Local view: State must keep investing in outdoor recreation
In these challenging economic times, outdoor recreation becomes even
more important. Washington state families may not have money for
vacations or a night at the movies, but they can always get out
together and walk, hike, bike or skate on trails and in parks. They can
use baseball and soccer fields, and swim in local pools.
In 2009, Clark County can receive up to $7.6 million in state funds for projects that will improve parks and trails, and protect the natural landscapes that make our corner of the state so attractive and livable.
These projects are eligible to receive funding from the Washington Wildlife and Recreation Program (WWRP), a state grant program for parks, habitat and farmland preservation projects. This session, the state Legislature will decide at what level to fund the WWRP, determining the future of our projects, such as Fallen Leaf Lake Park in Camas and a countywide trail project.
In 1989, former Govs. Dan Evans and Mike Lowry co-founded the Washington Wildlife and Recreation Coalition, a group of business, conservation and community leaders. This diverse group recognized that population growth, if left unchecked, would overtake landscapes that support wildlife and outdoor recreation. To address this concern, the Coalition persuaded the legislature to create the WWRP grant program as an ongoing source of funds to protect habitat and create parks. Applicants go through a rigorous review process that ensures the state funds only the best projects.
Clark County continues to be a rapidly urbanizing and expanding county. Our ability to attract and retain talented new employees and innovative businesses depends on the livability of our communities. We must make wise investments now that will support our natural infrastructure well into the future.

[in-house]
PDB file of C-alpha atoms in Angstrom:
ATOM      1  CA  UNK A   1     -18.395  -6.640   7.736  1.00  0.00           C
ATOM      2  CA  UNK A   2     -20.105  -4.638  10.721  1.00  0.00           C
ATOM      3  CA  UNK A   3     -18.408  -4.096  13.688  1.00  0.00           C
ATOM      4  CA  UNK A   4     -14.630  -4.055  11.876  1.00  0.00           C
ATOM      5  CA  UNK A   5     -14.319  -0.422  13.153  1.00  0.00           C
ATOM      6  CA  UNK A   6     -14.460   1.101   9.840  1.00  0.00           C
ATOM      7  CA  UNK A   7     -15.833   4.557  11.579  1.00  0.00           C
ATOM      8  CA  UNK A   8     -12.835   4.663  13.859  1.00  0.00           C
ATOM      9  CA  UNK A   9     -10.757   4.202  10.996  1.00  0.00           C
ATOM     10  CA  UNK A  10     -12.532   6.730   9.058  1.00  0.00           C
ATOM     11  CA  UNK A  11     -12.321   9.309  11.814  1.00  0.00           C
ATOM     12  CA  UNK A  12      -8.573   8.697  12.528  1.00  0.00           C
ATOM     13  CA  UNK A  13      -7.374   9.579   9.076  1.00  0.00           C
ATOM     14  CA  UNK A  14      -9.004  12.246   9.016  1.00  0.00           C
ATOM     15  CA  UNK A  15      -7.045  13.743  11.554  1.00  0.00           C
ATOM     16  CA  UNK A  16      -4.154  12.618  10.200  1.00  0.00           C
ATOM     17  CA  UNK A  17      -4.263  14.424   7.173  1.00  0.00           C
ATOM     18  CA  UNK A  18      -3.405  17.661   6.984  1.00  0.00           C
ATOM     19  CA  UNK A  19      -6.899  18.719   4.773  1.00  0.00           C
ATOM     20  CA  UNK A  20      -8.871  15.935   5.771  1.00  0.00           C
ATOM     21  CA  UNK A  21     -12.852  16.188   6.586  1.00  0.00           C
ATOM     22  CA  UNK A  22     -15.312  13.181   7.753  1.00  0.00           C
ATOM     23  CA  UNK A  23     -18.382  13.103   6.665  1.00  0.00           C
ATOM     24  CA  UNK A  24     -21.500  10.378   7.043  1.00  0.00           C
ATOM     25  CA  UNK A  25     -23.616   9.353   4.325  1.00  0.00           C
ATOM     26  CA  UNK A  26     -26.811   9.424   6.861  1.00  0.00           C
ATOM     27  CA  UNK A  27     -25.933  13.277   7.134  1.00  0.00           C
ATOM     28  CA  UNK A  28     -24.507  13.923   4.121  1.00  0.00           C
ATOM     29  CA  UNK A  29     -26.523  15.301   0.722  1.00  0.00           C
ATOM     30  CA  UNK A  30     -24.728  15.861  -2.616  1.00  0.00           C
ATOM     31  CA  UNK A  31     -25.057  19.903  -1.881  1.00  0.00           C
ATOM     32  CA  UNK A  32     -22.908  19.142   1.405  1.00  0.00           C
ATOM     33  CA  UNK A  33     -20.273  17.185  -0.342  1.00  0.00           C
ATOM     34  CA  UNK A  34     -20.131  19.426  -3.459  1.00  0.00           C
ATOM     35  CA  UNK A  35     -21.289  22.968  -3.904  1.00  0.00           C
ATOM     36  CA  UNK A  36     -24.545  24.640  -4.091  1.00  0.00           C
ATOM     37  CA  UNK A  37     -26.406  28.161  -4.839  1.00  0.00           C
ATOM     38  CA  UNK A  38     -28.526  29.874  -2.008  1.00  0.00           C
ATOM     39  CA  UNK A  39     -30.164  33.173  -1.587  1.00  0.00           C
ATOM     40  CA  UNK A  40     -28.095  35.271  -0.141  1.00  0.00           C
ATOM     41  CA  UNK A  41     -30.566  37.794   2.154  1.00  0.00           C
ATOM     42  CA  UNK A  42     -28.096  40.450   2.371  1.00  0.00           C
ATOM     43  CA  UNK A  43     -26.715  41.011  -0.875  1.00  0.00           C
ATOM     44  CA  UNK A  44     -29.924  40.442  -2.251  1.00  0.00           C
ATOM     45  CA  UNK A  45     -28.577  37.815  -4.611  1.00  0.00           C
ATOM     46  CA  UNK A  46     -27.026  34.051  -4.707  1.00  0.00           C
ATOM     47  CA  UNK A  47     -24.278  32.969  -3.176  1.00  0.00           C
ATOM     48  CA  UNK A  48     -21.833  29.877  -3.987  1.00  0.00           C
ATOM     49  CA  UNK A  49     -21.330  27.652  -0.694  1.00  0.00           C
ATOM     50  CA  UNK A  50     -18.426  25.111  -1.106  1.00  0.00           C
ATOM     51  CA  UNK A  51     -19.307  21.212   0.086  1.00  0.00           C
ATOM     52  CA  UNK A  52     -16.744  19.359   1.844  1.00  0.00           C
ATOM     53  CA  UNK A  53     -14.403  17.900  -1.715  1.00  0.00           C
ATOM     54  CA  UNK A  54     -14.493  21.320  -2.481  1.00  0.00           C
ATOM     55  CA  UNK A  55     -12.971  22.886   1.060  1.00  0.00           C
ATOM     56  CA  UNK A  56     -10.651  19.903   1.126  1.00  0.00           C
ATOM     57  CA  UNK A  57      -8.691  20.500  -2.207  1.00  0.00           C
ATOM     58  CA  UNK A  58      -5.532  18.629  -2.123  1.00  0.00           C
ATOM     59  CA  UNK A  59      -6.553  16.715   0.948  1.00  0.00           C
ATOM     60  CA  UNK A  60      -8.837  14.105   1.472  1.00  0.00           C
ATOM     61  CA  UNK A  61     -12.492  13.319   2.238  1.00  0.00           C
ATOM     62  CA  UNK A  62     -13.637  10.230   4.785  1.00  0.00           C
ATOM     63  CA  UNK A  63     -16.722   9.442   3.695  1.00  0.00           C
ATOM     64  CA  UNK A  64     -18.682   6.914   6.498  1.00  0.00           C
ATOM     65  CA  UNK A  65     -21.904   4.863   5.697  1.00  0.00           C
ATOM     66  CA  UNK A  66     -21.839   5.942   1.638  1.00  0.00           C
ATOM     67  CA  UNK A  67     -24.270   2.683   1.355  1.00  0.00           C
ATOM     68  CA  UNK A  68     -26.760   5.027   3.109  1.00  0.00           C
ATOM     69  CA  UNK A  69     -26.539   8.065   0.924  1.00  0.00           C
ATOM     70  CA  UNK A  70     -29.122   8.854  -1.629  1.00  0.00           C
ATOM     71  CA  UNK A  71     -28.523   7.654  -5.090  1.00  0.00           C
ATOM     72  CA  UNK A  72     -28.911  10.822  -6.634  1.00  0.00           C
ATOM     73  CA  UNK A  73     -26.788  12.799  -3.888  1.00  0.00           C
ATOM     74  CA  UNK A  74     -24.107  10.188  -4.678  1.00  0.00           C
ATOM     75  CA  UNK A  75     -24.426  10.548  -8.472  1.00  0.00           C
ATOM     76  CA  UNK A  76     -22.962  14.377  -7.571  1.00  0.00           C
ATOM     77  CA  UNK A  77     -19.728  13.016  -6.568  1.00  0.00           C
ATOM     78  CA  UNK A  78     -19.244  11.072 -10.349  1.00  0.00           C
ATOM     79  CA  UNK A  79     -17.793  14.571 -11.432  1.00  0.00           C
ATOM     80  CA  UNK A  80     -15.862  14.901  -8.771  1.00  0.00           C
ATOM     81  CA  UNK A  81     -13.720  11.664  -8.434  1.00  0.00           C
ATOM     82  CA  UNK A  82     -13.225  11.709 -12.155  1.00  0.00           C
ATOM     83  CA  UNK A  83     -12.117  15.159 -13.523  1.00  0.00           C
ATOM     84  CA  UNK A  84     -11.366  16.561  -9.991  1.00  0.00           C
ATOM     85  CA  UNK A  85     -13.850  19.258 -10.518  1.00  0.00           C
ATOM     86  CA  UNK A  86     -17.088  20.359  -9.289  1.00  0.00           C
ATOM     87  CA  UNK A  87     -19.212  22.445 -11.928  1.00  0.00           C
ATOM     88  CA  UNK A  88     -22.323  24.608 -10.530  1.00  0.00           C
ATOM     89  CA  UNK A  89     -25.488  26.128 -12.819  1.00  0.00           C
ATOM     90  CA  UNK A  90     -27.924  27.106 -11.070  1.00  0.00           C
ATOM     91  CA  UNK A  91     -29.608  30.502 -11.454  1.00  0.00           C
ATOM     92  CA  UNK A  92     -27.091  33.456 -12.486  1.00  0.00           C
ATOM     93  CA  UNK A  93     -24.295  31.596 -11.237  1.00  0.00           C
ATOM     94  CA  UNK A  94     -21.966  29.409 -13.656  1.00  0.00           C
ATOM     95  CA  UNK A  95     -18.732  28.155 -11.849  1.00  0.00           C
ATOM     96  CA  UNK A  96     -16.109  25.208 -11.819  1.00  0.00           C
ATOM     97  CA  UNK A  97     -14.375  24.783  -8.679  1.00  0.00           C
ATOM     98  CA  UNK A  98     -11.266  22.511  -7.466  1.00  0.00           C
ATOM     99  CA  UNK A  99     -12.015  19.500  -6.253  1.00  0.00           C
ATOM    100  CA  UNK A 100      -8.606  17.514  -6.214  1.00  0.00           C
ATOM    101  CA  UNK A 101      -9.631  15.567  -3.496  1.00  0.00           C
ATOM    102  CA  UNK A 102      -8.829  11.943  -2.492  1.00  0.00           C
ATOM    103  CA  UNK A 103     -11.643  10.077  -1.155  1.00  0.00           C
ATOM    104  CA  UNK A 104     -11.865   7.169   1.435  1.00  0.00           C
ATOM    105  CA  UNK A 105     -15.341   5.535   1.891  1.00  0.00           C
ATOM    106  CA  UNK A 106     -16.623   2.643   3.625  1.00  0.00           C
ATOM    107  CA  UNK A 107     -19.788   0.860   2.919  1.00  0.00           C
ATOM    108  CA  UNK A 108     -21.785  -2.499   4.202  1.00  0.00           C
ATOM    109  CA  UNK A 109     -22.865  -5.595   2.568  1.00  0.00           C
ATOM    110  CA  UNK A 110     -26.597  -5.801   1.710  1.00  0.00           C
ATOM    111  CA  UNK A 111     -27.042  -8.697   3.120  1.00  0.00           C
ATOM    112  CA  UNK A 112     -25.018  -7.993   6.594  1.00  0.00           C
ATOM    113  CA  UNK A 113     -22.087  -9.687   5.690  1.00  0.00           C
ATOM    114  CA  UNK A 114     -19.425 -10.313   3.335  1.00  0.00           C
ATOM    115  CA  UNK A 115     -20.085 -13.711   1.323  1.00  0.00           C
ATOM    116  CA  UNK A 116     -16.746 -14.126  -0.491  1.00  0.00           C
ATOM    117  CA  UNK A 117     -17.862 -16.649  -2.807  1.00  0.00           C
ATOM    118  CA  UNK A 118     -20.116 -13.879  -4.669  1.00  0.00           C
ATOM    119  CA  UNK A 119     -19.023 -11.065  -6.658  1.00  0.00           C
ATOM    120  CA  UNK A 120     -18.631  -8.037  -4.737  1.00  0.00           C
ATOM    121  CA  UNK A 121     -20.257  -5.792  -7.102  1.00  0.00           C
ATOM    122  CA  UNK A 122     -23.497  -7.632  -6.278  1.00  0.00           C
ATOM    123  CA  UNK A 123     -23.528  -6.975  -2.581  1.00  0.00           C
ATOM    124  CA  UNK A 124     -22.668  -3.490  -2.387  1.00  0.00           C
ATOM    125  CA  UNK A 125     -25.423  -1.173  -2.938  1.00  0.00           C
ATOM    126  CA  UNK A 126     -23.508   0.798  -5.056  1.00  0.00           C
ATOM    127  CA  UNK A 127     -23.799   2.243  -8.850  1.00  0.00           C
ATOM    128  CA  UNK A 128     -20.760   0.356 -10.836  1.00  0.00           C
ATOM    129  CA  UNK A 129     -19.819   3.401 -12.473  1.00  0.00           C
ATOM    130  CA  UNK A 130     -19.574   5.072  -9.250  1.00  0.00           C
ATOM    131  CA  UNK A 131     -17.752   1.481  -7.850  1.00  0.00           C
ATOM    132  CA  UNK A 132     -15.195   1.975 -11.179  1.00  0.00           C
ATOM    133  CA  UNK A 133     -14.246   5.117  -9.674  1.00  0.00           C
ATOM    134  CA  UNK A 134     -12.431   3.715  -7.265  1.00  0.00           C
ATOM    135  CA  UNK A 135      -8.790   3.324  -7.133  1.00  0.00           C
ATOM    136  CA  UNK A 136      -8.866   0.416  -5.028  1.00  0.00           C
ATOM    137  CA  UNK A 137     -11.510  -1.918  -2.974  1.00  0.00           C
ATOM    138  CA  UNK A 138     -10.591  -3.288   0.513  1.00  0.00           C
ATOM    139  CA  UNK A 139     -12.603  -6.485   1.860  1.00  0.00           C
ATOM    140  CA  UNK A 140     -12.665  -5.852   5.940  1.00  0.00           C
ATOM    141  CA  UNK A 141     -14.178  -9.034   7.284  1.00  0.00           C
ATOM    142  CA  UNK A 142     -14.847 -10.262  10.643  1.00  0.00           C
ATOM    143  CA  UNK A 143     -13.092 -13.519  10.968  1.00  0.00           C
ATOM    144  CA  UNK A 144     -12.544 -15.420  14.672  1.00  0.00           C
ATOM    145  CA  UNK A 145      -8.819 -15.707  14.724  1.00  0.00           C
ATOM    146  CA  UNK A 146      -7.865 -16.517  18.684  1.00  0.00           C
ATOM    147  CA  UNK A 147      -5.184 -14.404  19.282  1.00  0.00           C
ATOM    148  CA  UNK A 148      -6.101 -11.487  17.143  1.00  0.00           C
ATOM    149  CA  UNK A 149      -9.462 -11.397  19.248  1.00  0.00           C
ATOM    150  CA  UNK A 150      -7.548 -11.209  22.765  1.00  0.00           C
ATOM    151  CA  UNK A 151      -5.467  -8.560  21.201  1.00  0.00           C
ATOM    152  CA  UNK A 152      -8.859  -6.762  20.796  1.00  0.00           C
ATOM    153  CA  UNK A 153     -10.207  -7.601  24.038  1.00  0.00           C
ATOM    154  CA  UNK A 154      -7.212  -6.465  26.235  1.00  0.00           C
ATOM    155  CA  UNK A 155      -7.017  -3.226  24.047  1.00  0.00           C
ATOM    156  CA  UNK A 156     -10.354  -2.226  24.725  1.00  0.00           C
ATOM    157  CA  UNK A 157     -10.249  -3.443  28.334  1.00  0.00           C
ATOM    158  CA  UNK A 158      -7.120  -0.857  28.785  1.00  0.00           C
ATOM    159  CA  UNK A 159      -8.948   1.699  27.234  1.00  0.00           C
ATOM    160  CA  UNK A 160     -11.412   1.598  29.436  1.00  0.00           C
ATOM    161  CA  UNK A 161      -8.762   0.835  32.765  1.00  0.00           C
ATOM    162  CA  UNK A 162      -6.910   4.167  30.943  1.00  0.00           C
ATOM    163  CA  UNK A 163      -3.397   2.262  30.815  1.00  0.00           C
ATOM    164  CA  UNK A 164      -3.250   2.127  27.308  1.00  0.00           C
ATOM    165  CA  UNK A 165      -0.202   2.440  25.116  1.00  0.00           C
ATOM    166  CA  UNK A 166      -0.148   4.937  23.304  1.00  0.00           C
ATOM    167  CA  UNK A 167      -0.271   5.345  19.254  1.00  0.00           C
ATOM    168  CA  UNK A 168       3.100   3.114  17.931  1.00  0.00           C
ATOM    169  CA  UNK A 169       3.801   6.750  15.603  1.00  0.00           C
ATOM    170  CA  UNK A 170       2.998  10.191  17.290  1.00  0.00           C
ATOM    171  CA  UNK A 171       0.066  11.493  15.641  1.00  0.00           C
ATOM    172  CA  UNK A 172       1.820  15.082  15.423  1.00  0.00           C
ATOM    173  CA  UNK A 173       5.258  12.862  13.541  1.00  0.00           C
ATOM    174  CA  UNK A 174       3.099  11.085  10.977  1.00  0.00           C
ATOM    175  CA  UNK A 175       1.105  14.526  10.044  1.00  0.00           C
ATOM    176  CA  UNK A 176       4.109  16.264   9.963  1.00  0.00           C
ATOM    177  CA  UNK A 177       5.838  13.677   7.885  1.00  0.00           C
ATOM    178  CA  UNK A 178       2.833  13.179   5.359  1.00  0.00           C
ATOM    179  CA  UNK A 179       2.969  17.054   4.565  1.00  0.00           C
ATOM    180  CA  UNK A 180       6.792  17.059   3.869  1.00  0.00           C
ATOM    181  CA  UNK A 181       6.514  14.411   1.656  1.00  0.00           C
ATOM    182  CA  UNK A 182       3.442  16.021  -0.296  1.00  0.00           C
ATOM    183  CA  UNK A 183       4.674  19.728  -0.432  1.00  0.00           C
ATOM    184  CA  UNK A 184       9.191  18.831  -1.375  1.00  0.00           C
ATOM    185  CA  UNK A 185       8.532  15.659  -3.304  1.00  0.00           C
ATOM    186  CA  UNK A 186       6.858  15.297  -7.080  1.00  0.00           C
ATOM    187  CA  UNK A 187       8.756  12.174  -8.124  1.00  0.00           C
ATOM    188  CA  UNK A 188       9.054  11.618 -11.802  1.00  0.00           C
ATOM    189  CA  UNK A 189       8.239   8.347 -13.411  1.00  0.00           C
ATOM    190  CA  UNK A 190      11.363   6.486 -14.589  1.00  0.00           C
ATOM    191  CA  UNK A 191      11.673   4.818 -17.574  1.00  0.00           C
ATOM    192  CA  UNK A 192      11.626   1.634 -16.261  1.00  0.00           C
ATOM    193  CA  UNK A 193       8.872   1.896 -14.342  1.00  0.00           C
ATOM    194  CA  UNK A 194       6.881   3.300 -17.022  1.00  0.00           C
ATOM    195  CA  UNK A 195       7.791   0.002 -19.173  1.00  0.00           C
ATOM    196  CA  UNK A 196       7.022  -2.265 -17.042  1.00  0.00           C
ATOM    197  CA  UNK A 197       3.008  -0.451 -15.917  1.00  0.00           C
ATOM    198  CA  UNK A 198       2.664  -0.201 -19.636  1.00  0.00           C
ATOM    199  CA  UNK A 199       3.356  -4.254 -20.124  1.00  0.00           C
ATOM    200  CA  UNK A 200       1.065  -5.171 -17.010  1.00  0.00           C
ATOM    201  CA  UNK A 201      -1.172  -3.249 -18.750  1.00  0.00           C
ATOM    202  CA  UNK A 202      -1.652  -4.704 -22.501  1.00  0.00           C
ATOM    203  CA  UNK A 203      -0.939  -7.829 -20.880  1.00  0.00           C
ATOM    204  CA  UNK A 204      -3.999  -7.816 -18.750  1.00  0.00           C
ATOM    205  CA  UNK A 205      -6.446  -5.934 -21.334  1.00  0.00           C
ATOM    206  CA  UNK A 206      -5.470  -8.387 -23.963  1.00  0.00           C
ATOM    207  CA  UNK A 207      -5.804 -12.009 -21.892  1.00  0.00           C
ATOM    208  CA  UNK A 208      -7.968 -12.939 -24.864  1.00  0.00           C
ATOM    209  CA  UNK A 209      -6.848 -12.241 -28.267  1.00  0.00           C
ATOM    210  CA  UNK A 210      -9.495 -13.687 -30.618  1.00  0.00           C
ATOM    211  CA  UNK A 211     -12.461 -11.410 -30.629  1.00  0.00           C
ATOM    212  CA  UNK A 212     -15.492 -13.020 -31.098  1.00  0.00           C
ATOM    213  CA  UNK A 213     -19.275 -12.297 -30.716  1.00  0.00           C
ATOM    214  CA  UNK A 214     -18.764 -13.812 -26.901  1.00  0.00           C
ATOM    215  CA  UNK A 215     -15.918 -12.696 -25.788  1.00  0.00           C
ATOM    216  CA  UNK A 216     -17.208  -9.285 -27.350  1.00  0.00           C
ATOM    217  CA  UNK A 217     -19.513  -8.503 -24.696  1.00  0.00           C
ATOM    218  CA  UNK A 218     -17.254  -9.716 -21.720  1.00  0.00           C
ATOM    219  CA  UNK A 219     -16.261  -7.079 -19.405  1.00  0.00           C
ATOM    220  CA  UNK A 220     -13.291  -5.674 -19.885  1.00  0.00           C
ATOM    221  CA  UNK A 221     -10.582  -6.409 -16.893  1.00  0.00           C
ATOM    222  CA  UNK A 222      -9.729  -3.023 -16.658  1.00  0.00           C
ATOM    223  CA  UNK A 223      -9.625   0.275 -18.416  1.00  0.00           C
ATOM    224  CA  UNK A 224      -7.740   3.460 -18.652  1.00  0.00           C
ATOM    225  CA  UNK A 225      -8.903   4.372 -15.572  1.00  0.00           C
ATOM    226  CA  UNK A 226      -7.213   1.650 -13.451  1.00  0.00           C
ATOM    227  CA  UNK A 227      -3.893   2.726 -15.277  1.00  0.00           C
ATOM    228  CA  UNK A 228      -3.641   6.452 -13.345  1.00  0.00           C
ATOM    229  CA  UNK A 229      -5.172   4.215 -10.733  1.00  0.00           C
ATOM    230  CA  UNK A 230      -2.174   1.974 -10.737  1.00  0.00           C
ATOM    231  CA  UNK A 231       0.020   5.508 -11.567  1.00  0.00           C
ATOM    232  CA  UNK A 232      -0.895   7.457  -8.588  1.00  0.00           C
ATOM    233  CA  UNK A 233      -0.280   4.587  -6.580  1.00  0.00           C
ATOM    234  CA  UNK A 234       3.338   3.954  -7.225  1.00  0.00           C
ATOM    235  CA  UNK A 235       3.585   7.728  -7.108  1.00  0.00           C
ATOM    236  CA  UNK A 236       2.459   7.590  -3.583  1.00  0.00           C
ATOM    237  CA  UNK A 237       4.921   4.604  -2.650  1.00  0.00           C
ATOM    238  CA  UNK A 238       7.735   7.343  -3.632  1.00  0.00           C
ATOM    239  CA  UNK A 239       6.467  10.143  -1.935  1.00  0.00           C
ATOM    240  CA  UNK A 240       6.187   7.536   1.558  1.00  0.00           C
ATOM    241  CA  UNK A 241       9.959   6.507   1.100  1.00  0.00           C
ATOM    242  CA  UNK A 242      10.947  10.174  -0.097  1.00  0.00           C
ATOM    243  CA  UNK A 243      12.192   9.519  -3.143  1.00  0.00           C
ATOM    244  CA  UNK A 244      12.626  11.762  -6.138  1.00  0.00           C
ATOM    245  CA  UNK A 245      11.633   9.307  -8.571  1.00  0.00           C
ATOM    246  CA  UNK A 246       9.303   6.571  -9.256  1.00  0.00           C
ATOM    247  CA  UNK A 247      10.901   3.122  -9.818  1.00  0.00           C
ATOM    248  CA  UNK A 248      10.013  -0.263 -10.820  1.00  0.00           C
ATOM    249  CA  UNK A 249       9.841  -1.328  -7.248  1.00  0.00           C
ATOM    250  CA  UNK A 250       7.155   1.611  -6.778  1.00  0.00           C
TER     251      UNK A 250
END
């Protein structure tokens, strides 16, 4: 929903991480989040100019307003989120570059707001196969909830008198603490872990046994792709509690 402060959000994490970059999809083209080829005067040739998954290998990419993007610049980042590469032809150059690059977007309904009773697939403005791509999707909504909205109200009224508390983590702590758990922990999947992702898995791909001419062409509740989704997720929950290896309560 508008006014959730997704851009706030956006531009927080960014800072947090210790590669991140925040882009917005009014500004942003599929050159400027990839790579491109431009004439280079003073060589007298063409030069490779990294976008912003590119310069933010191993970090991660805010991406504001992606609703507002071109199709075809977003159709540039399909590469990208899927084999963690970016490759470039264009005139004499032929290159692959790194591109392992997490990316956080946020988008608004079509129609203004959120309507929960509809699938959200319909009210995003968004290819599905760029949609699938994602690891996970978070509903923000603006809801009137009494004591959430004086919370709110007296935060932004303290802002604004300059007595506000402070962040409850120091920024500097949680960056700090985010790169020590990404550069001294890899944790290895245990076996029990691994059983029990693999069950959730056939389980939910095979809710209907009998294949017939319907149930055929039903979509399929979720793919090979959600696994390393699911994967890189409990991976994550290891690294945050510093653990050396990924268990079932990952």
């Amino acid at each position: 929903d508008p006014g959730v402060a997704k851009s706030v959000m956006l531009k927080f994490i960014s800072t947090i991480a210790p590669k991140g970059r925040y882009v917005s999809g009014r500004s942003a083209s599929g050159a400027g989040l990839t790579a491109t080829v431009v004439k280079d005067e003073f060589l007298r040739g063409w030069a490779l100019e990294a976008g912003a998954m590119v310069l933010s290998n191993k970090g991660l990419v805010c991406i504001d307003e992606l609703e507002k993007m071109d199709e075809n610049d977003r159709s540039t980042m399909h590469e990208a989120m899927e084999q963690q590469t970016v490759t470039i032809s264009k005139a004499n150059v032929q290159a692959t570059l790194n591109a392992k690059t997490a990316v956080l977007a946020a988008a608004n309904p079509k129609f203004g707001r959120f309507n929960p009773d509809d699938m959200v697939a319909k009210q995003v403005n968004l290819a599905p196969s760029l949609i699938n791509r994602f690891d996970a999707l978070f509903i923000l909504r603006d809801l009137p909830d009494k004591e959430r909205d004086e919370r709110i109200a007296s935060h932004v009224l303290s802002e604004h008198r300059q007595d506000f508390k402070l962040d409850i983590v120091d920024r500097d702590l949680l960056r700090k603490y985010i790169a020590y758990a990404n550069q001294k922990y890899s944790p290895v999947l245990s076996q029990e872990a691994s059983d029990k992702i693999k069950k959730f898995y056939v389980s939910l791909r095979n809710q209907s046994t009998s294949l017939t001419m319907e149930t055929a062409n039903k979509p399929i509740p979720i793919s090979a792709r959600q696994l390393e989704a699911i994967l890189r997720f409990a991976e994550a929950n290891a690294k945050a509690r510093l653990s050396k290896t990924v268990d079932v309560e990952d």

WWRP grants are funded in the state's capital construction budget and do not compete with human services or classroom size. The development projects create local jobs, and acquisitions and easements put money in the pockets of local landowners, fueling the economy and generating taxes that return to state and local coffers. Having contributed $35.5 million to communities throughout Clark County over the past 20 years, the WWRP is vital to our way of life.
$50 million request
This year, the governor has requested $50 million to sustain the WWRP grant program, although the coalition's goal is $100 million. The $50 million would fund 17 percent of the record-high number of applications submitted, and Clark County would receive funding for the following projects:
- Opening up more recreational opportunities and shoreline access along Fallen Leaf Lake in Camas;
- Protecting Lacamas Prairie, which provides valuable wet prairie and oak woodland habitat;
- Protecting Washougal Oak Natural Area Preserve, the largest, high-quality native oak woodland remaining in Western Washington.
At the $50 million level, Clark County would lose funding for two valuable projects. One is the Chelatchie Prairie Rail-with-Trail, a proposed 33-mile trail that would benefit walkers, bicyclists, Rollerbladers and horseback riders. Also cut would be the development of a 9-acre park and playground and wildlife habitat in Washougal. If WWRP funds do not preserve this land, the owner may be forced to sell it.
Over the past 20 years, the WWRP program has protected nearly 1,000 parks and wilderness areas across the state, granting $620 million to communities in need. I have served on the Recreation and Conservation Funding Board, which oversees the administration of WWRP grants as well as on the coalition's board. As your former state legislator, I am a firm supporter of the program because I have seen how it improves people's lives.The WWRP has been a backbone for collaborative conservation efforts in Southwest Washington. The state can continue to make wise investments in protecting our way of life now and for future generations by sustaining WWRP funding and working with our local agencies to apply for future WWRP grants.